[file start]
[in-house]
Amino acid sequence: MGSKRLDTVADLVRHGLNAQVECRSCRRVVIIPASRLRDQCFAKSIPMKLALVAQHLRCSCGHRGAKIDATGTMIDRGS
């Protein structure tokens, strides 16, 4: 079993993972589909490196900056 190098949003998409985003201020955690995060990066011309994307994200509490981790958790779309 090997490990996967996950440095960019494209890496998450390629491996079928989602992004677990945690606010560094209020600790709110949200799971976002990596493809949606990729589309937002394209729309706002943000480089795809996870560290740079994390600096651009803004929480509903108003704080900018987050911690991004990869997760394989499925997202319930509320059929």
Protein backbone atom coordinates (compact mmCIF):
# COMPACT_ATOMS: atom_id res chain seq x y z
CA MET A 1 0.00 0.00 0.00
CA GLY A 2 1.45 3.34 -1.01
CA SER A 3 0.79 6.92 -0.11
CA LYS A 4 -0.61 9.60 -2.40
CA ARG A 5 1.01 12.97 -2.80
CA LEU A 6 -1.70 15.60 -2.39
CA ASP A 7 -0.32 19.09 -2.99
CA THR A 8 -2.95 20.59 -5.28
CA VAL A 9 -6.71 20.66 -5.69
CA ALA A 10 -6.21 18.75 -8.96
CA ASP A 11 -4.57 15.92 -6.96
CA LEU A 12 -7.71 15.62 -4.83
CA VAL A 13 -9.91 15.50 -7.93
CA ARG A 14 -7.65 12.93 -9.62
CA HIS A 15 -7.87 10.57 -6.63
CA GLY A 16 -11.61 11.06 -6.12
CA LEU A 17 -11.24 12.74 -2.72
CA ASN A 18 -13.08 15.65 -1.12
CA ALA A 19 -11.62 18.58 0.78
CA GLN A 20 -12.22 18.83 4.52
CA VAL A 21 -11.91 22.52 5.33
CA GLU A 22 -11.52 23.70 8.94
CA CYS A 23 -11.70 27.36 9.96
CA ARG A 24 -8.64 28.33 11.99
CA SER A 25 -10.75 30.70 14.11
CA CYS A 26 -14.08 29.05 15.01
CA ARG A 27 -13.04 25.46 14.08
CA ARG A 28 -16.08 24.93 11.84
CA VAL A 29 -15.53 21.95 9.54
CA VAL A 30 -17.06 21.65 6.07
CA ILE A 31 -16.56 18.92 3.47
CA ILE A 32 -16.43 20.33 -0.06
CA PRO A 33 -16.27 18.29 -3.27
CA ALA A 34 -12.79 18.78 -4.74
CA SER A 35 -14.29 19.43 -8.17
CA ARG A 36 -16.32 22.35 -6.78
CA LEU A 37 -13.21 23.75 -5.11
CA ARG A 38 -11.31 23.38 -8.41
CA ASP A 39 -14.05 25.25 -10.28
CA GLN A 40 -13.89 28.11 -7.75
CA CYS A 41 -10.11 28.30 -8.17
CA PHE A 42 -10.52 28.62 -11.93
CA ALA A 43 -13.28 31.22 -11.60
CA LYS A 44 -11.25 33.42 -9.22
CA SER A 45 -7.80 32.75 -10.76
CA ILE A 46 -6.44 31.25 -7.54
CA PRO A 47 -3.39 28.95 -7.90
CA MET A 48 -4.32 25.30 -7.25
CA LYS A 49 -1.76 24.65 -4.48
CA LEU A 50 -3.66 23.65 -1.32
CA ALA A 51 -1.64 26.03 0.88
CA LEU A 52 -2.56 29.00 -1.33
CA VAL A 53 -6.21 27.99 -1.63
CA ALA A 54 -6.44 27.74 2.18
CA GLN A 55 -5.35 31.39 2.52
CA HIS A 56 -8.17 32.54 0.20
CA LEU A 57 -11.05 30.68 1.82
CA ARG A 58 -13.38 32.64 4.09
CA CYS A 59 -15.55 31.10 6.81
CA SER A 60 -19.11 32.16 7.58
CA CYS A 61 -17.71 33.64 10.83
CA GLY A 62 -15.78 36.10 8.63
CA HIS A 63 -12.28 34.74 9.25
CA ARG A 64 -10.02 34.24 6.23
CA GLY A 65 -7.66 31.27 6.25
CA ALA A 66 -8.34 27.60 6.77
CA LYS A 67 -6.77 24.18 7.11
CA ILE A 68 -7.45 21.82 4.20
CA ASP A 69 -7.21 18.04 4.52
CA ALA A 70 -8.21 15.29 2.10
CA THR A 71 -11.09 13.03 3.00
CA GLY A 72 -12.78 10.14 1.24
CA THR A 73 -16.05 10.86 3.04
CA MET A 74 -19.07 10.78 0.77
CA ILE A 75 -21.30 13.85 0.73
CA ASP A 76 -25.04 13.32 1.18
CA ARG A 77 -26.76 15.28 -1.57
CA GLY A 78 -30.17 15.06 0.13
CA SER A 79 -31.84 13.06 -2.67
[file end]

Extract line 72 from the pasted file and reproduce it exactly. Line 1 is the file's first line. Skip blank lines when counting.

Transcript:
CA LYS A 67 -6.77 24.18 7.11